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Are my Vacuum Figures ok?

1135 Views 15 Replies 5 Participants Last post by  woodywrkng
OK Ive been looking into why my fuel economy is low, and why my brakes have been getting worse, and Ive just tested my vacuum. Could you have a look at these figues and see what you think could be causing the low vacuum? The engine is mildly built, with a possibly stock cam, exhaust manifolds, single plane intake etc. I know the intake isnt appropriate but I havent had time to replace it. TIA.

IDLE in park with no break is ~750 rpm

Trans In park
RPM Vacuum (inches Hg)
750 9
1000 13
1500 16
2000 18-19

IDLE + Brake applied in park
RPM Vacuum
900 11

IDLE + Brake applied in drive
RPM Vacuum
950 5-6
1 - 16 of 16 Posts
That is way to low.

My 289 gets 19 @ 800 rpm
Those numbers are way low. With a large solid lifter cam I get about the same numbers. For starters the intake needs to go. A single plane intake on a mild motor is a definate no-no.

Checking for vacuum leaks isn't fun. I'd actually do a compression test first though. Your numbers are that low.
Using a can or carb cleaner, spray around the base of the carb and along the intake manifold where is meets the cylinder heads. Any variation in engine rpm is a suspect area.
I would think you need to adjust the timing, the carb, and if your still running points adjust them too. But first when the engine is fully warm does the reading start higher then slowly drop, does it read steady?

If it is a steady low reading:
1. Advance the timing a little.
2. Readjust the idle screws.

If still to low you probably have a leak somewhere around the manifold. Tighten down the carb, or replace the carb to intake gasket and tighten.

Cap off the vacuum lines one by one to find a leaky hose. Do you have power brakes? Pull the booster hose and cap it at the manifold. If your vacuum comes up to specs you may have a bad valve on the power booster. If nothing changes after this you may have a camshaft timing problem.

But first check the timing and readjust the carb.
Then look for a vacuum leak around the carb then the intake.
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Would the intake be affecting my vacuum? I know its no good powerwise but thats what came with the car.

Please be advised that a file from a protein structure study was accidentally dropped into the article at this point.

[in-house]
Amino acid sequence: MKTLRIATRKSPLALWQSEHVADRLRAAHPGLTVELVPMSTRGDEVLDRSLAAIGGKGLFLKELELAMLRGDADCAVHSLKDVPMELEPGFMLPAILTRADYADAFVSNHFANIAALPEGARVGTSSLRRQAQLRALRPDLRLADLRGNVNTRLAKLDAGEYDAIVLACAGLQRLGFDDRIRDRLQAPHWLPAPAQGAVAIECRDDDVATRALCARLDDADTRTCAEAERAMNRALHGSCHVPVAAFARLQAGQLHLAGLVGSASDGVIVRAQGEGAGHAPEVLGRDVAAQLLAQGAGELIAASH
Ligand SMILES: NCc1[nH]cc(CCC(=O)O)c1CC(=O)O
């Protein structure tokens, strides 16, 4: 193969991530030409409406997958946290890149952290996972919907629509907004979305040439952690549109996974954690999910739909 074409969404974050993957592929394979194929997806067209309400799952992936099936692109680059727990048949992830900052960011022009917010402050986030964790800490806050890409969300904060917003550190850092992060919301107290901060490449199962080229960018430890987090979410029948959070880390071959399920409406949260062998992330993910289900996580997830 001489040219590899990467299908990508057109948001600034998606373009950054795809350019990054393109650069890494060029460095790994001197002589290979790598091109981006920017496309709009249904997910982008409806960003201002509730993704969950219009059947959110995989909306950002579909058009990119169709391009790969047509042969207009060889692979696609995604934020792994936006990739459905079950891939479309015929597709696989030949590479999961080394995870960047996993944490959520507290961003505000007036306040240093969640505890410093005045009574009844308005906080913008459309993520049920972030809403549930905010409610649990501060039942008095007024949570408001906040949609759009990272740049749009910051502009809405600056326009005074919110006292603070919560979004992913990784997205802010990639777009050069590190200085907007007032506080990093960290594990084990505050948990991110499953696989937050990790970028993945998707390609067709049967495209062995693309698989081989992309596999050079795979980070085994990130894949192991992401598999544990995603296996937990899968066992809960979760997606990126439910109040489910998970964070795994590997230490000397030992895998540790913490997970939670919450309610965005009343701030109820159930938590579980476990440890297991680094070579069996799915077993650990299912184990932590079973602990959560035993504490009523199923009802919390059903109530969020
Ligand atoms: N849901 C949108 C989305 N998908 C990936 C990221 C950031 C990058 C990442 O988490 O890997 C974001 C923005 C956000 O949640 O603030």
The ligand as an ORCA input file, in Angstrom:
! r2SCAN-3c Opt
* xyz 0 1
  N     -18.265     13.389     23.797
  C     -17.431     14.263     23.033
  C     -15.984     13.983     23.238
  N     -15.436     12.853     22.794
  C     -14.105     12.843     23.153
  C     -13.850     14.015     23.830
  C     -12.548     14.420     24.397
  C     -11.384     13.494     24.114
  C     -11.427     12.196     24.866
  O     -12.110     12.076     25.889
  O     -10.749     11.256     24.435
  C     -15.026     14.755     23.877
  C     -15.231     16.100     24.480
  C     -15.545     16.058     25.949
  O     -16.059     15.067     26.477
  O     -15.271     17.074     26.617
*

I did the test when the egine was warmed up and the readings were pretty steady. Ill go out now and give your suggestions a try. Yes I have power brakes.
A stock intake should have a minimum of 15" no matter what.
I blocked all vacuum lines at the manifold, and there was no change at all. I didnt pull the line from the carb to the dist, but that looked and felt fine.

The ditributor is an MSD pro billet, with an MSD 6a box.
What is your timing set at? Try advancing the timing and watch the vacuum.
No idea what my timing is at. Do I need a timing light to check? If so I'll have to borrow one of my grandfather.
To tell the truth I raely use a light. Try advancing the timing and see if you can improve your number without the engine stumbling. Plus I would readjust the idle screws. Did you make sure the carb was tight?
I'll give the timing a go when a mech. friend comes around and post in another thread tomorrow. Thanks for your help /forums/images/icons/smile.gif
Before you go crazy, check your reading with a different (new & accurate) vacuum gauge. It could be yours isn't reading properly. Your readings are awfully low. Things to check include ignition timing, carb settings, vacuum leaks at carb, at intake to head gaskets, inside power brake booster and at AT vacuum modulator. See if any of these things make any difference and report back. Good luck.
I used to have a single plane Torker intake on my 289, and have a vacuum gauge mounted inside the car. Upon going back to a dual plane, there may have been a very slight increase in vacuum, but it was certainly never as low as yours. In other words, the single plane intake doesn't lower vacuum much if any at all.
1 - 16 of 16 Posts
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